'It was the Mughals who first established standard units of measurement and maintained offices of meticulous record keepers and auditors, departing from the more haphazard methods of earlier regimes.'
'By the end of the 16th century, their revenue and judicial administrations exhibited an obsessive preoccupation with order, the efficient management of time, and a spirit of rational self-control -- all of them characteristics of early modernity,' point out Sheldon Pollock and Benjamin Ellman.
Independence in 1947 brought cataclysmic partition to the country that the British ruled for more than a century as 'India', creating Pakistan in the west and, in 1971, Bangladesh in the east.
The entrance of India and the rest into the post-World War II world order at the same time led some observers, deceived by the apparent timelessness of their own nations, to think of India as a new one. (E M Forster wrote, with mock incredulity, in 1924: 'India a nation! What an apotheosis!... Waddling in at this hour of the world to take her seat!')
But the idea of India, some sort of idea, is far older.
Ancient Sanskrit geographies describe a 'Clime of the Bharatas' (Bharatavarsha) that, while shading into fantasy around the edges, marks off a familiar South Asian space.
Greeks as early as Herodotus spoke of an indike (chore), an 'Indian' place or land (referring to the lands east of the Indus river); the Chinese Buddhist pilgrim Xuanzang named it Indu; Arab traders and military adventurers some centuries later took to calling it Al-Hind (again referencing the Indus) and later Hindustan, the 'Place of the Indians'.
Recognisable Indian forms of political organisation and religious belief no doubt spread far from the South Asian landmass in the first millennium, creating the so-called Indianised states of Southeast Asia (including Thailand, Cambodia, and southern Vietnam) and carrying Buddhism as far west as Iran and into Central Asia, and, along with Hinduism, as far east as Java and Bali.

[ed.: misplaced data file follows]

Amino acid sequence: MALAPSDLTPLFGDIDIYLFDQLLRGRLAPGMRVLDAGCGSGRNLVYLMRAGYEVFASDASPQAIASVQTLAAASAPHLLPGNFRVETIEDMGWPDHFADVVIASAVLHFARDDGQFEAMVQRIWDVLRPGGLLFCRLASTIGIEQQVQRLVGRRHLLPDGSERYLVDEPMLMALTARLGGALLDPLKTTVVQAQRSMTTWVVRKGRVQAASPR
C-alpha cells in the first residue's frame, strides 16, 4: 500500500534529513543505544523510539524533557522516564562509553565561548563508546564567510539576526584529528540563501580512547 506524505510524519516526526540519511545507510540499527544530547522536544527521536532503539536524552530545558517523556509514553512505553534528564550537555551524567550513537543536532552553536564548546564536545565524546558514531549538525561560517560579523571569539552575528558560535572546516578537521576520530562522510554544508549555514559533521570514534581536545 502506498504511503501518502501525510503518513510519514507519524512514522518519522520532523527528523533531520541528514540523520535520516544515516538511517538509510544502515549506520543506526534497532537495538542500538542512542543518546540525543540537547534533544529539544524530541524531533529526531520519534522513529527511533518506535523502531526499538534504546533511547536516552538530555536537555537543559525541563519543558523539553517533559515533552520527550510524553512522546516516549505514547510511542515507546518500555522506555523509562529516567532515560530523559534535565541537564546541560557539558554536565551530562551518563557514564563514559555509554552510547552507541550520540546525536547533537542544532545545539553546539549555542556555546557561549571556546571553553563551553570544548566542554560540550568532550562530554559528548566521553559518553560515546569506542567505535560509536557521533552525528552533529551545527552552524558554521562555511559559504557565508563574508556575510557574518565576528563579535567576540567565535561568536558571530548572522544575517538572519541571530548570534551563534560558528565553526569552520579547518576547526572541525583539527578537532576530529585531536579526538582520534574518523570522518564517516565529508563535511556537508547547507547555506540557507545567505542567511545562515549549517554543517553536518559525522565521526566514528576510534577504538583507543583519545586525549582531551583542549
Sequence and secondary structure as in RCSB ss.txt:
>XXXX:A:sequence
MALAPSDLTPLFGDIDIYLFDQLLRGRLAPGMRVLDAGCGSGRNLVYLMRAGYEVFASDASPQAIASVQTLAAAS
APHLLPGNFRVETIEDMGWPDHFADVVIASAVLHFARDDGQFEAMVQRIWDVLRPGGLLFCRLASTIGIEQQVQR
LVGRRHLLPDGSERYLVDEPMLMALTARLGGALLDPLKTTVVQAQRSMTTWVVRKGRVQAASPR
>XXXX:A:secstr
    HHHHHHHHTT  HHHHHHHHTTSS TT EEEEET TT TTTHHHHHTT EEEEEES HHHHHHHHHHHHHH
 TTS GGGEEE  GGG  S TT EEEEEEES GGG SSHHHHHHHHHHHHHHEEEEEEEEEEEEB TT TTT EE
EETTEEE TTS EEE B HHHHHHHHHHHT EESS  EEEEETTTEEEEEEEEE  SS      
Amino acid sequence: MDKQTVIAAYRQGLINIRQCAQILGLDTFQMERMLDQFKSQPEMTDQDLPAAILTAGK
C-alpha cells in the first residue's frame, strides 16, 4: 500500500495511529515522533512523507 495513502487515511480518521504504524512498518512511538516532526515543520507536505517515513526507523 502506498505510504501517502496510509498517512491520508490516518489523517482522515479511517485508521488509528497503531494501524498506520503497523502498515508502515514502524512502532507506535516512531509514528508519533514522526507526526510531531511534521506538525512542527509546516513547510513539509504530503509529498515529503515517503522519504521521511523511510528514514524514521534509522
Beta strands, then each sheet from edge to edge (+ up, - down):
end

Yet the Indian subcontinent itself was subject to imperial processes, such as those of the Mauryas (322-187 BCE), the Kushans (circa 30-230), the Guptas (320-550), and the Mughal (1526-1857), that largely hewed to its geographical boundaries and, in some measure at least, imposed or sought to impose integrating structures of rule across a population dramatically varied in languages, customs, and beliefs.
If Indian cultural practices and products spread far and wide, with Sanskrit poetry being written by Cambodian princes in Angkor in the tenth century and Indo-Persian poetry circulating as far as Istanbul in the seventeenth, the generative core was known to be a geocultural space largely coterminous with today's South Asia.
Indeed, even though the phrase 'South Asia' is a recent coinage, the region itself possesses some sort of coherence -- an unfamiliar, prenational sort of coherence -- that is far older.
That said, there is by no means universal agreement about the precise boundaries of this early modern period for either of the two regions, let alone that those boundaries are the same for both.
The end point of the early modern is largely unproblematic, for around 1800 many processes were set in motion, especially in global commerce and industrialisation, that would constitute the sharpest break with the past in the historical record of both countries and set them on a path toward ever greater convergence with the modern West.
In India, 1800 marks the start in earnest of British colonialism, which would gain momentum through the century: Thanjavur (Tanjore, in south India) was taken by Lord Wellesley in 1776; Varanasi in the north was ceded to the British in 1803; in the west, the Peshwas of Maharashtra were defeated in the course of the following decade (1817-1818).
The Indian Rebellion of 1857 led to the nation's formal incorporation into the British empire a year later, where it would remain until gaining independence in 1947.